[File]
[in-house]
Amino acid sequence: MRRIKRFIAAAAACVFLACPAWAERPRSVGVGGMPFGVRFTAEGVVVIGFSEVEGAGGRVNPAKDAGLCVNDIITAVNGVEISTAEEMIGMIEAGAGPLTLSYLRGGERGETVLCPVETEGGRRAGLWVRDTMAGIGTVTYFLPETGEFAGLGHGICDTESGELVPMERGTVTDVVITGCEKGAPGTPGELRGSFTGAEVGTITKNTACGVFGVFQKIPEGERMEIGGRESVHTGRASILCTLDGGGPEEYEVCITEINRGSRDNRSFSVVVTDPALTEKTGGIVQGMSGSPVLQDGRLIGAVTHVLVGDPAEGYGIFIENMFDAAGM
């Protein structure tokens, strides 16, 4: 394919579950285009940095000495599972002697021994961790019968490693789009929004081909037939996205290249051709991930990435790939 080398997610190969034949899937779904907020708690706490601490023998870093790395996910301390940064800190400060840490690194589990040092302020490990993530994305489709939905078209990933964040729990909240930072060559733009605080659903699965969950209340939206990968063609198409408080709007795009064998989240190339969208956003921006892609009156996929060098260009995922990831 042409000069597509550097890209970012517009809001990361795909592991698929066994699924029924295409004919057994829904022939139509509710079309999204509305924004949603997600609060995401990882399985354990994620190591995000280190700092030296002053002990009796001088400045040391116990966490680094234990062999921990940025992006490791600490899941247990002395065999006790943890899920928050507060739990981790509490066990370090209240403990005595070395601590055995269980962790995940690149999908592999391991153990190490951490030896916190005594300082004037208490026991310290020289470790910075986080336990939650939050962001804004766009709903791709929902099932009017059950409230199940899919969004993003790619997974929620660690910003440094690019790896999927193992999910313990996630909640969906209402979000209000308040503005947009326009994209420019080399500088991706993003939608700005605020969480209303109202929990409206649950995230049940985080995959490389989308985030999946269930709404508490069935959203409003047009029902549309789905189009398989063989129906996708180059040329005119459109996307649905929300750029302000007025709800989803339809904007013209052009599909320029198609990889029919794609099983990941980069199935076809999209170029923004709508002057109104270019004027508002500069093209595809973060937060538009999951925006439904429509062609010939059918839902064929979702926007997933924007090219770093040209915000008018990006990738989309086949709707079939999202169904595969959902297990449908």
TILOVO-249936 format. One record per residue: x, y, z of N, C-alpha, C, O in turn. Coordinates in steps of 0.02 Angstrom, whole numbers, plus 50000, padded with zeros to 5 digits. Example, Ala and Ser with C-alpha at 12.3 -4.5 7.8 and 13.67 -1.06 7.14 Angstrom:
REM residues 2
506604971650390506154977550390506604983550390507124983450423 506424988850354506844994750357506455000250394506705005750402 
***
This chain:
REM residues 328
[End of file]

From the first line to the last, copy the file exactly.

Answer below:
[in-house]
Amino acid sequence: MRRIKRFIAAAAACVFLACPAWAERPRSVGVGGMPFGVRFTAEGVVVIGFSEVEGAGGRVNPAKDAGLCVNDIITAVNGVEISTAEEMIGMIEAGAGPLTLSYLRGGERGETVLCPVETEGGRRAGLWVRDTMAGIGTVTYFLPETGEFAGLGHGICDTESGELVPMERGTVTDVVITGCEKGAPGTPGELRGSFTGAEVGTITKNTACGVFGVFQKIPEGERMEIGGRESVHTGRASILCTLDGGGPEEYEVCITEINRGSRDNRSFSVVVTDPALTEKTGGIVQGMSGSPVLQDGRLIGAVTHVLVGDPAEGYGIFIENMFDAAGM
């Protein structure tokens, strides 16, 4: 394919579950285009940095000495599972002697021994961790019968490693789009929004081909037939996205290249051709991930990435790939 080398997610190969034949899937779904907020708690706490601490023998870093790395996910301390940064800190400060840490690194589990040092302020490990993530994305489709939905078209990933964040729990909240930072060559733009605080659903699965969950209340939206990968063609198409408080709007795009064998989240190339969208956003921006892609009156996929060098260009995922990831 042409000069597509550097890209970012517009809001990361795909592991698929066994699924029924295409004919057994829904022939139509509710079309999204509305924004949603997600609060995401990882399985354990994620190591995000280190700092030296002053002990009796001088400045040391116990966490680094234990062999921990940025992006490791600490899941247990002395065999006790943890899920928050507060739990981790509490066990370090209240403990005595070395601590055995269980962790995940690149999908592999391991153990190490951490030896916190005594300082004037208490026991310290020289470790910075986080336990939650939050962001804004766009709903791709929902099932009017059950409230199940899919969004993003790619997974929620660690910003440094690019790896999927193992999910313990996630909640969906209402979000209000308040503005947009326009994209420019080399500088991706993003939608700005605020969480209303109202929990409206649950995230049940985080995959490389989308985030999946269930709404508490069935959203409003047009029902549309789905189009398989063989129906996708180059040329005119459109996307649905929300750029302000007025709800989803339809904007013209052009599909320029198609990889029919794609099983990941980069199935076809999209170029923004709508002057109104270019004027508002500069093209595809973060937060538009999951925006439904429509062609010939059918839902064929979702926007997933924007090219770093040209915000008018990006990738989309086949709707079939999202169904595969959902297990449908």
TILOVO-249936 format. One record per residue: x, y, z of N, C-alpha, C, O in turn. Coordinates in steps of 0.02 Angstrom, whole numbers, plus 50000, padded with zeros to 5 digits. Example, Ala and Ser with C-alpha at 12.3 -4.5 7.8 and 13.67 -1.06 7.14 Angstrom:
REM residues 2
506604971650390506154977550390506604983550390507124983450423 506424988850354506844994750357506455000250394506705005750402 
***
This chain:
REM residues 328